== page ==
Also, 1 in 5 films coming out in 2011 will be sequels.

Click here to see the beginning of something wonderful.

Natalie Portman cries a lot.

Who makes shittier movies, Guy Ritchie or Zack Snyder?

by Jason Brockert, from here.

Pakistan issues arrest warrent for Pervez Musharraf.

Whatcha thinkin’ about?

There’s a DuckTales comic coming out. How awesome is that?

Twitter, translations, and the new geopolitics.

The Onion’s AV Club interviews PJ Harvey.

Look at the trailer for this Dead Island game. I know nothing about this game, but based on this trailer, I want to play the fuck out of it.

Why the Oscars snubbed Christopher Nolan.

You rock, rock.

from here.

Why I want to fuck J. G. Ballard.

Maria Bello a reasonable replacement for Helen Mirren in the unnecessary remake of Prime Suspect?

An underground village in France where people lived for hundreds of years.

Jeff Mangum is touring.

Billy Ray Cyrus blames the Devil and David Lynch for his problems.

Facebook’s growing web of frenemies.

Justina Bieber doesn’t believe in abortions, even in the case of rape. Man… whatever.

from here.

Michael Emerson to star in Person Of Interest, the CBS pilot from J.J. Abrams and Jonah Nolan about predicting/fighting future crime.

Pitchfork gave the new Mogwai album a 6.6.

Top 10 famous people who didn’t actually exist.

Donnie Darko‘s Richard Kelly to do a normal, traditional thriller next.

What would Hüsker Dü?

There’s a campaign to replace the N-word in Huckleberry Finn with “robot.”

“I would sum up my fear about the future in one word: boring. And that’s my one fear: that everything has happened; nothing exciting or new or interesting is ever going to happen again … the future is just going to be a vast, conforming suburb of the soul.”

-J. G. Ballard

I like and respect Jill Thompson’s visual take on Wonder Woman.

Speaking of which, Adrianne Palicki is the new Wonder Woman (in that David E. Kelley TV pilot).

…and here is the audition tape for Tanit Phoenix, who didn’t get the role, that shows how obsessed the pilot script seems to be with breasts.

Iain Sinclair on J.G. Ballard’s favorite artwork.

The underage cast of MTV’s Skins pose in their skimpies in Elle. Now go crazy, people.

The age of consent around the world.

The businessmen drink my blood just like the kids in art school said they would…”

The guy who was raised by cats.

Go write your novel.

It’s NaNoWriMo, so go write your novel. Though you probably shouldn’t wait just until it’s NaNoWriMo to be doing that, but whatever. And while you’re at it, go vote.

Meanwhile on the internet…

How to blog.

Why we always vote on Tuesdays.

5 year old girl gives birth.

A man fights a shark to save a woman’s life!

Roger Ebert hates top 10 lists. And your face!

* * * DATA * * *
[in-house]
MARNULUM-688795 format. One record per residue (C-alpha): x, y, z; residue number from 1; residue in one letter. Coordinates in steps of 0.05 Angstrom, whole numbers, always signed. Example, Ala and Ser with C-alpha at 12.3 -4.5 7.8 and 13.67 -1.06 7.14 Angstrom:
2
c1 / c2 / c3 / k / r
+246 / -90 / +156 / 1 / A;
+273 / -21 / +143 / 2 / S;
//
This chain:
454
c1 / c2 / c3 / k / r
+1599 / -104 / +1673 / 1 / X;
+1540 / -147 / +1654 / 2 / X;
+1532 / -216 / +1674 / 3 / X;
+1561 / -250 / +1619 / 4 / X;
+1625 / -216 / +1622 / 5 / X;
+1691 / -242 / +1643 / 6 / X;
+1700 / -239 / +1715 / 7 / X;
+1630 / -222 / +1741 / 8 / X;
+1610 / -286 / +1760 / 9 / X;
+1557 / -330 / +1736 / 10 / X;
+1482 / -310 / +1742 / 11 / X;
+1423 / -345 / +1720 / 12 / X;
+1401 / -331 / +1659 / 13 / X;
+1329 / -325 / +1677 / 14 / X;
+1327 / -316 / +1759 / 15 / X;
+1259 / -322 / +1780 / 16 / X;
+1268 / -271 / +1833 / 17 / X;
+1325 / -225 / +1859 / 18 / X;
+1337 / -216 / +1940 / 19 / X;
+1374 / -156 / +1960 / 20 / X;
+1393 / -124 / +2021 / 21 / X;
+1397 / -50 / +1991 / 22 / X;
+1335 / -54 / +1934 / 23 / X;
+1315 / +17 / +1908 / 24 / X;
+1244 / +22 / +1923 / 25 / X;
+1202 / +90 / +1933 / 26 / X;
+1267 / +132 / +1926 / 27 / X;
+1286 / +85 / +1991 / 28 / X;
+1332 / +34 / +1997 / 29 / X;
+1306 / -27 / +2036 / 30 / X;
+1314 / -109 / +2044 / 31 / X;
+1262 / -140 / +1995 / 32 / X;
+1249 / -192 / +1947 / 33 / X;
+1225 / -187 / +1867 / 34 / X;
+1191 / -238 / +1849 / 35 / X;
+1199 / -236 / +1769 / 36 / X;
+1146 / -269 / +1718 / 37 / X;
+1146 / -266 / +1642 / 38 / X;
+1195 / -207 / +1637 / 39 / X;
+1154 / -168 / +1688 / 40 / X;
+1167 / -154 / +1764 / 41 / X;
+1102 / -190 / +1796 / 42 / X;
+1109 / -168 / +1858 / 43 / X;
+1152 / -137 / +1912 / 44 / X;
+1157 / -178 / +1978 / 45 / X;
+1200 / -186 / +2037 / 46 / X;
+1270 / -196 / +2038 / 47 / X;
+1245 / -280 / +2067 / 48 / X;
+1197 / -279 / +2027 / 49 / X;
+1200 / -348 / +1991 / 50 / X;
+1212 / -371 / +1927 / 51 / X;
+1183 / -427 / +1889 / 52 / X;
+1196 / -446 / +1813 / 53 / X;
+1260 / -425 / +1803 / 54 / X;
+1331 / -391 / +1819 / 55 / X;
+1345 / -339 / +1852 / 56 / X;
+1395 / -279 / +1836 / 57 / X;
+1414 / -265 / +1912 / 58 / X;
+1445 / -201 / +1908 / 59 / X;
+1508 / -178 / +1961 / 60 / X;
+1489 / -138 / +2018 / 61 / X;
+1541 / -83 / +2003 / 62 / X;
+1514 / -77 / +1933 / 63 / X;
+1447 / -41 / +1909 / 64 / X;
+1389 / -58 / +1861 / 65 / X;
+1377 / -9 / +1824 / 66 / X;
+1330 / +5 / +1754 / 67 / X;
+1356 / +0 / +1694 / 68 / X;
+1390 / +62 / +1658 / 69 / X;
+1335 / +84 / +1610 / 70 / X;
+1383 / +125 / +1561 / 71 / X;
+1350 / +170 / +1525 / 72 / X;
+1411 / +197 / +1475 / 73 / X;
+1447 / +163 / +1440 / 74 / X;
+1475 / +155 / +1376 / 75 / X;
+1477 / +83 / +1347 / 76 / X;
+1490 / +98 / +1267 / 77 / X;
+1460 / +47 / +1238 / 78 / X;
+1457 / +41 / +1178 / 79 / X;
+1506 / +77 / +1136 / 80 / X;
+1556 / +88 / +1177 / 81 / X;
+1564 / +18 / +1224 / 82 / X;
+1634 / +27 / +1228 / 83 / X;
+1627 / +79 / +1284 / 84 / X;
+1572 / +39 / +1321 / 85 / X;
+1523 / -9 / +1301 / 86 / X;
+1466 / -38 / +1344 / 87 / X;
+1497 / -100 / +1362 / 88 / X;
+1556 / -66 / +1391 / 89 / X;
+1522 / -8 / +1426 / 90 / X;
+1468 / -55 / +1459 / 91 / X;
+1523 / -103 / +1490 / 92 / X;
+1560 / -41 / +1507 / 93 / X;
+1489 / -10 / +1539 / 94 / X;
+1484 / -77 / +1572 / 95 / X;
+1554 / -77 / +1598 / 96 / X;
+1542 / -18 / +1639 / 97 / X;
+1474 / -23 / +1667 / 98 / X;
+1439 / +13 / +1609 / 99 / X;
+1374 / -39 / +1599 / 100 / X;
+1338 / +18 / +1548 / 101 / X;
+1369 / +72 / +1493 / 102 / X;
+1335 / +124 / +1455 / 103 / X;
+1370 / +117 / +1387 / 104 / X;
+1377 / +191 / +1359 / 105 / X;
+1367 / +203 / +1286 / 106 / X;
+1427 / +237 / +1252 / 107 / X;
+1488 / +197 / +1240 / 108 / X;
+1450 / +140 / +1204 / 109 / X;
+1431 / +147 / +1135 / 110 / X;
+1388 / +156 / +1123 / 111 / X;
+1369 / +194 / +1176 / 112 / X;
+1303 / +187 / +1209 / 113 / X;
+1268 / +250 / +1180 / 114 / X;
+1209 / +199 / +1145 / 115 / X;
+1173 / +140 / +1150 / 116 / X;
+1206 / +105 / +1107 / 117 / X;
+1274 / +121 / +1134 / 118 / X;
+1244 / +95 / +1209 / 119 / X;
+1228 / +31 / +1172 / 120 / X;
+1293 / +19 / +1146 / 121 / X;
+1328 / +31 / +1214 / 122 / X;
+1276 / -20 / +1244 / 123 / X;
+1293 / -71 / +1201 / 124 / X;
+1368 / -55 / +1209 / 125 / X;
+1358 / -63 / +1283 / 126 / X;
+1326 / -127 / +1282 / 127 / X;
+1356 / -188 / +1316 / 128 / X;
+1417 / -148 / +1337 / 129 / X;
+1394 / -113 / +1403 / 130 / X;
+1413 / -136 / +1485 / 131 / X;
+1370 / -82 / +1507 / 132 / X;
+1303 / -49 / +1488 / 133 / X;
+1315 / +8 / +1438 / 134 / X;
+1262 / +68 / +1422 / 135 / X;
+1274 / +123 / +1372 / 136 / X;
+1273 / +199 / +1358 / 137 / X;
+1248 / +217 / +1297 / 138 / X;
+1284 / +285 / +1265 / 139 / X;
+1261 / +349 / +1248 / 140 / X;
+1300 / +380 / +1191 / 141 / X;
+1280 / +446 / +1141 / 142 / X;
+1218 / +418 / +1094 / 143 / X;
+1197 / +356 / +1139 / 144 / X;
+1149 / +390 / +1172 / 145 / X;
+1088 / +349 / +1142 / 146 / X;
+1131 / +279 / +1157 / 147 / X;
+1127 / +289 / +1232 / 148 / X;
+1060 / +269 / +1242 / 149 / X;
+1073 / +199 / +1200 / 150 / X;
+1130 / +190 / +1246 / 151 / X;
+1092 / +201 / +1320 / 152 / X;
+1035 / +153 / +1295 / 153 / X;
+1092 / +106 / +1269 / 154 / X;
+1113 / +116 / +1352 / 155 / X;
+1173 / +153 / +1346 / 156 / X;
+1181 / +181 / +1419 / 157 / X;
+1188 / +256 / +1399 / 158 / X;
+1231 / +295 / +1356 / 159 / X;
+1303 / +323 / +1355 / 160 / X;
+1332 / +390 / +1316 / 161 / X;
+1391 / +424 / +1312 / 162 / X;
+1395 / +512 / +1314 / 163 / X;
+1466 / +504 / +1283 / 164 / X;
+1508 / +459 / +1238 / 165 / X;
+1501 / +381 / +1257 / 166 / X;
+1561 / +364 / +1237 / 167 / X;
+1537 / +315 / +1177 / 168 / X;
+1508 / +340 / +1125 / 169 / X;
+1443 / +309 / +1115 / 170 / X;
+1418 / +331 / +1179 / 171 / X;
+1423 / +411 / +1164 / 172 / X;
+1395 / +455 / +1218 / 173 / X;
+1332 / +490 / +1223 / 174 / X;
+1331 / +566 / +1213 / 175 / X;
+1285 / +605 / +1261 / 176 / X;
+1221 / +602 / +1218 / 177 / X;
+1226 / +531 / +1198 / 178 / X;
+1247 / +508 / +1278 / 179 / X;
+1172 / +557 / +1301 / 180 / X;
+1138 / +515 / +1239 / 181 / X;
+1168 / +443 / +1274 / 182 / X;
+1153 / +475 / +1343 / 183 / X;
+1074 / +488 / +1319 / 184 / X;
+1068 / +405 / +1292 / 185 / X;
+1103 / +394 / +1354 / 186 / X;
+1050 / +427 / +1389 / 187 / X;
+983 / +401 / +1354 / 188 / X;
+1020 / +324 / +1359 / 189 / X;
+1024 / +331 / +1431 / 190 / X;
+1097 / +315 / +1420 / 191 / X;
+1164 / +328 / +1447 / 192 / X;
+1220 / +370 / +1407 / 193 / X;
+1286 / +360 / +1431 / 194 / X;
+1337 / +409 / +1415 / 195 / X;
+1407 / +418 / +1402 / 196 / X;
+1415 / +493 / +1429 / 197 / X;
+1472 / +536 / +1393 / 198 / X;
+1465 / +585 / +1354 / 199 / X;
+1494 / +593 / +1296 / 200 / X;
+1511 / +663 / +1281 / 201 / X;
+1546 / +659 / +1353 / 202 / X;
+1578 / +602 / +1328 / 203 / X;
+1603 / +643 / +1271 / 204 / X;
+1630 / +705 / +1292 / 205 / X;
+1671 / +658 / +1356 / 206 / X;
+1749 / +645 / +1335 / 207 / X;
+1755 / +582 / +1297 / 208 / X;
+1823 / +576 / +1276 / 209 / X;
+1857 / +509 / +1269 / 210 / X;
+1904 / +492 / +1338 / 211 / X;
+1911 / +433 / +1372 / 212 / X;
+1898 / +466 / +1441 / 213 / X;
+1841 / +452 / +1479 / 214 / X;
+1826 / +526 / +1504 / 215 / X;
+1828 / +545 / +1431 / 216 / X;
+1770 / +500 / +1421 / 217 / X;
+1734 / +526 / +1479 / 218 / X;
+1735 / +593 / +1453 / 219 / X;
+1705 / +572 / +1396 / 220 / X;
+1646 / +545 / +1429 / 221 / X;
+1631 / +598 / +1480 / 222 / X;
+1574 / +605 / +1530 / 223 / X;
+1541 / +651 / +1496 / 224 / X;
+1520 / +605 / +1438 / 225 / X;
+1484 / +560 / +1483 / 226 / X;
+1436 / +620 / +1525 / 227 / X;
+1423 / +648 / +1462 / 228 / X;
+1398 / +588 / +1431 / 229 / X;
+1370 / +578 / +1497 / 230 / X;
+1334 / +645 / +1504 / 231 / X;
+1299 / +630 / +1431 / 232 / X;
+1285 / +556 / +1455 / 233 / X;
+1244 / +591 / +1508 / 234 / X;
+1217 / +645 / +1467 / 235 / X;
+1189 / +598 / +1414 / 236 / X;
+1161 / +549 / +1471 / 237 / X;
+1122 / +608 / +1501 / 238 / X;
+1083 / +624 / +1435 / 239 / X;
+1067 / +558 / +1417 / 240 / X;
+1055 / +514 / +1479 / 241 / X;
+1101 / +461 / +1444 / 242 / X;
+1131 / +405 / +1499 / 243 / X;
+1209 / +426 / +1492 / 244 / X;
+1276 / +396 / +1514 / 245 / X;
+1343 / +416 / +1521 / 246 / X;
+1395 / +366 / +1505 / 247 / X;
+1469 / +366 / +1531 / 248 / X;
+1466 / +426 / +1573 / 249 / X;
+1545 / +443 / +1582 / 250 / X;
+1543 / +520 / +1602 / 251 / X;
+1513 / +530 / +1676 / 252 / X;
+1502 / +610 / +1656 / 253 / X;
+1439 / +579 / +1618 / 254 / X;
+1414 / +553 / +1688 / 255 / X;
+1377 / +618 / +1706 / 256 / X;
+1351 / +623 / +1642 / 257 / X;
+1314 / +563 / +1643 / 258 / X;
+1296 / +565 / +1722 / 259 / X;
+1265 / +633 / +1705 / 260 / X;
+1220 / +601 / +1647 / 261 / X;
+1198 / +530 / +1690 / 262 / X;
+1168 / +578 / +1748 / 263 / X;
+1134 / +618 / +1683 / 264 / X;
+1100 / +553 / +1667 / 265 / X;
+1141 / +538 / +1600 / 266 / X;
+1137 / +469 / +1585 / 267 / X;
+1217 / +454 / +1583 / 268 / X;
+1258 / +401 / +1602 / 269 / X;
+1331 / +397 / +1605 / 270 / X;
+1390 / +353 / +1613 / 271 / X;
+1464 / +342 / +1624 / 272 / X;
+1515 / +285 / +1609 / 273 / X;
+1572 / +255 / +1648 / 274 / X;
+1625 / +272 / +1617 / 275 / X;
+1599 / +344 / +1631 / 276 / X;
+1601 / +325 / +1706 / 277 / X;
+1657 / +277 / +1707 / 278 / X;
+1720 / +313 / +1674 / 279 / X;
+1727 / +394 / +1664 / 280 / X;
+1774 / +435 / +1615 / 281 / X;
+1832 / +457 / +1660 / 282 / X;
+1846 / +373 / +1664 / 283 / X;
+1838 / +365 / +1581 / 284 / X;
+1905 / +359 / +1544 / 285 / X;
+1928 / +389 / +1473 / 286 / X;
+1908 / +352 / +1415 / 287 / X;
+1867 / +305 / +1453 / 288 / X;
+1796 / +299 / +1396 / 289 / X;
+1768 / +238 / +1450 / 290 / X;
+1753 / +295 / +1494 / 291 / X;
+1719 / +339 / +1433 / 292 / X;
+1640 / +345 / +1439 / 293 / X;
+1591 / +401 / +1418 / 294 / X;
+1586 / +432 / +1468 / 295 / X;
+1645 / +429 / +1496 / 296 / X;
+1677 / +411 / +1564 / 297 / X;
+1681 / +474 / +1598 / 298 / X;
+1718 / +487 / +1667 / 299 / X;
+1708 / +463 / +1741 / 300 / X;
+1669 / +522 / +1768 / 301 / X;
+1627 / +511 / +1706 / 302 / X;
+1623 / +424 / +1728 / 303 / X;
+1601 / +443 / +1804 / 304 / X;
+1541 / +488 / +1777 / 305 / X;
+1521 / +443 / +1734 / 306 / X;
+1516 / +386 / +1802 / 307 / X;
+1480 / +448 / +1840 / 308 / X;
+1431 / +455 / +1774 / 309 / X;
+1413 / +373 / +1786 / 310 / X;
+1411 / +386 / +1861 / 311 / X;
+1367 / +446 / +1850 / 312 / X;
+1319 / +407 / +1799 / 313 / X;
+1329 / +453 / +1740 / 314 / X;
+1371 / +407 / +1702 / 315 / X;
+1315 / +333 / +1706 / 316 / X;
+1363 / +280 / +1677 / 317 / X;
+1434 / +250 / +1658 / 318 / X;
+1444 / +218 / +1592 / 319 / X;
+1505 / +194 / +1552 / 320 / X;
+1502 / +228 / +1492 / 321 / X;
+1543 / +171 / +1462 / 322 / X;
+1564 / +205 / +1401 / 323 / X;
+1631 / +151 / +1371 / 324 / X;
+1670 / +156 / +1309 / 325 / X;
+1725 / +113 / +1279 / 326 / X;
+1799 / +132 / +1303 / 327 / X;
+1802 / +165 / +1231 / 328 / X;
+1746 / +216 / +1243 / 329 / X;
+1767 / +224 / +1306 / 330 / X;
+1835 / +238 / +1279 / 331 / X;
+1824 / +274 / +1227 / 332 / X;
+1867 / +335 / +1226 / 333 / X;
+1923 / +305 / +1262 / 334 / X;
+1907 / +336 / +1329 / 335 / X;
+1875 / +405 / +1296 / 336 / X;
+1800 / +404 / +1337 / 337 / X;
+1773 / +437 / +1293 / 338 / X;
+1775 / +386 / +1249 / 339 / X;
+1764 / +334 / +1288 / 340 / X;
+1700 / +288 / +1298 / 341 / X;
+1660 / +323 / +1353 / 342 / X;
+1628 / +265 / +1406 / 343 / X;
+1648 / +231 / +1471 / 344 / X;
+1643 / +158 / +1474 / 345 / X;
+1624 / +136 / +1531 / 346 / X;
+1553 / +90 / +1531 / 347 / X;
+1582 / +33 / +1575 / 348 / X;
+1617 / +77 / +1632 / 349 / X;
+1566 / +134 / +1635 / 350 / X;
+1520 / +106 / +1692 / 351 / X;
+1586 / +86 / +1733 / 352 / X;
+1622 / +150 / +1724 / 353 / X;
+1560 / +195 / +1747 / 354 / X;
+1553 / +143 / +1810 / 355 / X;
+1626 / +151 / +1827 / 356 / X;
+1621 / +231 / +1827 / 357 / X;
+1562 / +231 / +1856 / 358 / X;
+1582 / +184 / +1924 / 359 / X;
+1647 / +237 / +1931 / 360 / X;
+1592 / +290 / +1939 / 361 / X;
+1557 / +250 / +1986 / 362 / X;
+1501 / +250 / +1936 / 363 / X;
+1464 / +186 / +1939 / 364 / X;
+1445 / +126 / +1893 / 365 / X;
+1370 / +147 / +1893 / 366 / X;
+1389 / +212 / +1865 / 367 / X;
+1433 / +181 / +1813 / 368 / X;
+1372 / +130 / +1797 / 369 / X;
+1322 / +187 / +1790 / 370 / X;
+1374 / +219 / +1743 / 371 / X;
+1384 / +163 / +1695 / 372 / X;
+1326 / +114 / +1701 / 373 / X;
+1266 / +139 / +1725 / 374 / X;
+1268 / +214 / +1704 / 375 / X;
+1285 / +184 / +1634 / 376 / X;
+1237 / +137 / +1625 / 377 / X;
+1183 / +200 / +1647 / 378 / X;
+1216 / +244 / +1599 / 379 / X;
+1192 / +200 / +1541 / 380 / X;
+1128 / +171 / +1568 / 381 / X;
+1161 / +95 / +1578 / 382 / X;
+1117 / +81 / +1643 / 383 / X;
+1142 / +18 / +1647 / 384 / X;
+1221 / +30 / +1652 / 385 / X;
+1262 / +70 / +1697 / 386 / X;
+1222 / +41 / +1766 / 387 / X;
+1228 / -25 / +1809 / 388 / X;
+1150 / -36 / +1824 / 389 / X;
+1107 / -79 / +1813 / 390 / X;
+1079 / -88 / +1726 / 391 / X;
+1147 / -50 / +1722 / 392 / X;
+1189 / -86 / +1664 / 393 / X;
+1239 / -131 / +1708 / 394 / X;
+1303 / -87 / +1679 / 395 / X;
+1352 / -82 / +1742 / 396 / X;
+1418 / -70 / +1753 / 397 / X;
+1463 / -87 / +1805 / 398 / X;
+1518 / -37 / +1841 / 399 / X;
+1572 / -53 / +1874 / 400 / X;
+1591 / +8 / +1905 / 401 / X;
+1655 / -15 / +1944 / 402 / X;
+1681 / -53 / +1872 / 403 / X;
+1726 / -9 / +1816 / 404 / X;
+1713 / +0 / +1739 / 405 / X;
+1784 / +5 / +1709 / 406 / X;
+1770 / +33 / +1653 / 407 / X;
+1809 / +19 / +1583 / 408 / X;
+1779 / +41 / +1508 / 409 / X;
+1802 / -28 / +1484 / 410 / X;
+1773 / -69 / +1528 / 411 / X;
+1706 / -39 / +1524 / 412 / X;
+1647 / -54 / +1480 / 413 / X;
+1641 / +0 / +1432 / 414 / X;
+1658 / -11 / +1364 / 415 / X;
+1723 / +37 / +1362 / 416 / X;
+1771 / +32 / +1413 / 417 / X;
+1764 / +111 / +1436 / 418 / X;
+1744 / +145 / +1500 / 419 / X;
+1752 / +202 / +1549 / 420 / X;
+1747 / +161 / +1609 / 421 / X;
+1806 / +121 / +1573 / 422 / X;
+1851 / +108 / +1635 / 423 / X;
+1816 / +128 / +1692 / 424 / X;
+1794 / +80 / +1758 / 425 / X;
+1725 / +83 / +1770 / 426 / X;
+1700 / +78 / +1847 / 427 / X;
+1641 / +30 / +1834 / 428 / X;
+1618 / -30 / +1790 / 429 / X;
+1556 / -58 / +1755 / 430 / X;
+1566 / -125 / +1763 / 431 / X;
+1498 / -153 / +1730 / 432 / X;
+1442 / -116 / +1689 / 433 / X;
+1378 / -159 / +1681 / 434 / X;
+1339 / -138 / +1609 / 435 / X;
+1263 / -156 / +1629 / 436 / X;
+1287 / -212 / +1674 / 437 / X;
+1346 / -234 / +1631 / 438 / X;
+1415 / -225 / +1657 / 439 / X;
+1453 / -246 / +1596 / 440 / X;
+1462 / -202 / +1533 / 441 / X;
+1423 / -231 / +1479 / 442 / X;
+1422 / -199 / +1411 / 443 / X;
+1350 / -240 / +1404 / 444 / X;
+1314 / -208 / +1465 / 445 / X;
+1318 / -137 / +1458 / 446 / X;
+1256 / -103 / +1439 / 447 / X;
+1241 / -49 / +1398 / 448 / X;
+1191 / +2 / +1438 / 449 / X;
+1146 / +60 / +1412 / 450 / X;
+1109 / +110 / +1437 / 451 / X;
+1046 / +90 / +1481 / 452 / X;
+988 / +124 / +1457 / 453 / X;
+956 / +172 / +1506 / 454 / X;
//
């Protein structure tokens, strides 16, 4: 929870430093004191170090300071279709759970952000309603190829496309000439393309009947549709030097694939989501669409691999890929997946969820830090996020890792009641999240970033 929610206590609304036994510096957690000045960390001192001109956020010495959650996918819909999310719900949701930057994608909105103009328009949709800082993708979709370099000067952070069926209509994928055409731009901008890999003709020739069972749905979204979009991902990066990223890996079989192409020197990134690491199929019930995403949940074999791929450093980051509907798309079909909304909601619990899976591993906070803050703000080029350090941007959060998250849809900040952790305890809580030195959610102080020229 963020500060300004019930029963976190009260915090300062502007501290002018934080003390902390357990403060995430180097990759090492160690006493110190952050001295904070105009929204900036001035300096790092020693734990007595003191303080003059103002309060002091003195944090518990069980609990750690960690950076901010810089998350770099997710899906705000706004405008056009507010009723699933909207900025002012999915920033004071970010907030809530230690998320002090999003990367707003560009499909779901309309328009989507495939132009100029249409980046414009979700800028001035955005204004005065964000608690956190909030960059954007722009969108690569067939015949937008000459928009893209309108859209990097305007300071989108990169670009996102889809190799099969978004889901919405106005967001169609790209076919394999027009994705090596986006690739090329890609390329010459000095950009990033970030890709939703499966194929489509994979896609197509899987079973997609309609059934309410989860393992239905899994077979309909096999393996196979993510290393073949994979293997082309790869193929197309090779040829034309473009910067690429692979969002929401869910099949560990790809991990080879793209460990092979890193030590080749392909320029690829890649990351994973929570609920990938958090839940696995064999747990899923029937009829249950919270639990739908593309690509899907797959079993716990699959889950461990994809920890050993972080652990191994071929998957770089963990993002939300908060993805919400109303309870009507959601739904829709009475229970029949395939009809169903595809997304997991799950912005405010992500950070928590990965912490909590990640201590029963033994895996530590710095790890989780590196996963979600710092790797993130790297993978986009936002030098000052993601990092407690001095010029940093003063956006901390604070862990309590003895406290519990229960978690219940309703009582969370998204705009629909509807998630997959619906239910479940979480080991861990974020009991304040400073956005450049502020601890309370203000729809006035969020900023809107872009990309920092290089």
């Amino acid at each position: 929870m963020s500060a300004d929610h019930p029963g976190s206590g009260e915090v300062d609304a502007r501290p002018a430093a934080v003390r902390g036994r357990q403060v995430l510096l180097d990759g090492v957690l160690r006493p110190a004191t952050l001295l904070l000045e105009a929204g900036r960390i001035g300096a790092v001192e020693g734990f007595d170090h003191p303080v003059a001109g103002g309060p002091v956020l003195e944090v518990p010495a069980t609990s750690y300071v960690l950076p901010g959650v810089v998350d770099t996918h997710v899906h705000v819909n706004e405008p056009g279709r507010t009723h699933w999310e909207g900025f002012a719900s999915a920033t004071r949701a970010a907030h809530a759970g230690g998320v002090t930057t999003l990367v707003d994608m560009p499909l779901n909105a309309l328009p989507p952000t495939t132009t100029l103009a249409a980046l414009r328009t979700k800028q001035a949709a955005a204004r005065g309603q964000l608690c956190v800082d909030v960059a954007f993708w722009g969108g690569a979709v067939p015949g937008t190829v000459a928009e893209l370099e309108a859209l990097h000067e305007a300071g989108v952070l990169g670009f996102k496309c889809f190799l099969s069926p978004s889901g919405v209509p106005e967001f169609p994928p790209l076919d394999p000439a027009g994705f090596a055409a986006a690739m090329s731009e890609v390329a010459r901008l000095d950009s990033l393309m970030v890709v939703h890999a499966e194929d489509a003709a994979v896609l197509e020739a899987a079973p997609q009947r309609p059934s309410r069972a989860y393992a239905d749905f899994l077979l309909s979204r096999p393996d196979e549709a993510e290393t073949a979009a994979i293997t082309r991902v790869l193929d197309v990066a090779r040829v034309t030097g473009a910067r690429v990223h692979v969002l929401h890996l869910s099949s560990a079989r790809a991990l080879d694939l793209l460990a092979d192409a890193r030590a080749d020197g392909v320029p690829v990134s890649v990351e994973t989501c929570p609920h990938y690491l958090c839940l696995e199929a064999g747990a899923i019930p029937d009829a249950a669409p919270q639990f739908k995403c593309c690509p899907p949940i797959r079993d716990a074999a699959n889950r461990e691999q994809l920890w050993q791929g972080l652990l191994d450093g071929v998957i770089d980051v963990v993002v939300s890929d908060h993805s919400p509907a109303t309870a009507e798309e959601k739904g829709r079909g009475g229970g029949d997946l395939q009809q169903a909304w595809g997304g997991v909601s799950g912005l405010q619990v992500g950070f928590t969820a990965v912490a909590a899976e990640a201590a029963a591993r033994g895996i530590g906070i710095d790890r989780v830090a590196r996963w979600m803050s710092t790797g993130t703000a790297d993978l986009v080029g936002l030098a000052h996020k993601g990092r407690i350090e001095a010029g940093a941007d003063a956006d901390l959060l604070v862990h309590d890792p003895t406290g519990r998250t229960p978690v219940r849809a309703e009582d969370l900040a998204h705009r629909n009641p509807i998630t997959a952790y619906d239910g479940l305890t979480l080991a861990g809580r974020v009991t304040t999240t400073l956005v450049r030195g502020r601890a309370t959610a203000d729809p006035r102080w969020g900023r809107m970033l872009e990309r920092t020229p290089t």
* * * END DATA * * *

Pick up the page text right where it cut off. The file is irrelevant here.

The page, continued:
Brazil elects first female president.

Nerdiest signs from the Rally to restore Sanity and/or Fear.

Good NaNoWriMo advice from Merlin Mann.

A look back on the possible alternate futures of Back To The Future.

Gavin Rossdale’s past is more interesting than this present.

I don’t understand the appeal of Bret Michaels, or his dick (featuring Miley Cyrus’ mom).

Carey Mulligan looks amazing after finally dropping that dead weight otherwise known as Shia LeBeowulf.

Here’s the plot of a potential romantic comedy for you: Justin Long and the internet film critic (who thinks he sucks).

It’s so wonderfully dorky, but I think this TARDIS dress is really cool and adorable:

from here and here.

Schwarzeneger bans welfare use for psychics and pot.

NaNoWriMo/LOL Cat pictures from here, but also from here, here, and here.

Shirley Manson says that Garbage is coming back with an album and a tour.

I think it’s time I started developing shows for either CBS or ABC.

Could you give up showering?

The GoldenEye video game getting remade with Daniel Craig.

Can social media break up a marriage?

Kill your co-workers (with kindness)!

You were an island and I passed you by.

Okay, for today, let’s start at something we know and go somewhere we don’t and end up… who knows?

1. This man:

Sawyer from Lost. Remember him?

2. This is a picture of Sawyer reading a book:

That’s in “Eggtown.” How odd was it that Sawyer was the most prolific reader on the show? And Ben came in second place. We saw lots of glimpses of Ben’s and Jack’s bookshelves but Sawyer was the one we always saw actually reading (and Ben just occasionally). I wonder if Sawyer and Juliet (re)started a book club somewhere in their three years in the 1970s DHARMA Initiative… Hmm.

2 1/2. I’m all about Sawyer and Juliet reading Erica Jong‘s Fear Of Flying, I gotta say.

Go ahead, say it with me now: “Zipless fuck.” That felt good, didn’t it?

2 3/4. Like I said…

Ben actually read sometimes. In his mind, it goes like this: James Joyce > Stephen King. And I’d have to agree with him.

Sorry, Juliet.

3. Anyway, that book that Sawyer happens to be reading there is this:

The Invention Of Morel by Adolfo Bioy Casares, written in 1940. It’s about a fugitive who ends up on a mysterious island where strange things are happening…

4. That particular cover above is based on the fact that the lead female role of the book, a character called Faustine, is based on silent film star Louise Brooks, whom is on the cover. This is another picture of her:

It’s also been said that the book was written, in part, as a reaction to the decline of her career at the time.

5. The plot, rather roughly, is: a man hiding from the authorities ends up on a mysterious island. Eventually a group of people come and the fugitive falls in love with one of the women with them. He keeps a diary, in which he talks about observing these people and their actions all the while trying to not be discovered by them, and how they seem to repeat some of the same conversations over and over, and then disappear. The fugitive tries to confront the woman, Faustine, and tell her how he feels about her but, as Wikipedia puts it, “an anomalous phenomenon keeps them apart.”

6. This is the original first edition cover of the book:

And another:

…which were designed by Norah Borges, the sister of Jorge Luis Borges, one of the author’s closest friends and a serious advocate of this novel. Borges even wrote a prologue for the book in which he said: “To classify it [the novel] as perfect is neither an imprecision nor a hyperbole.”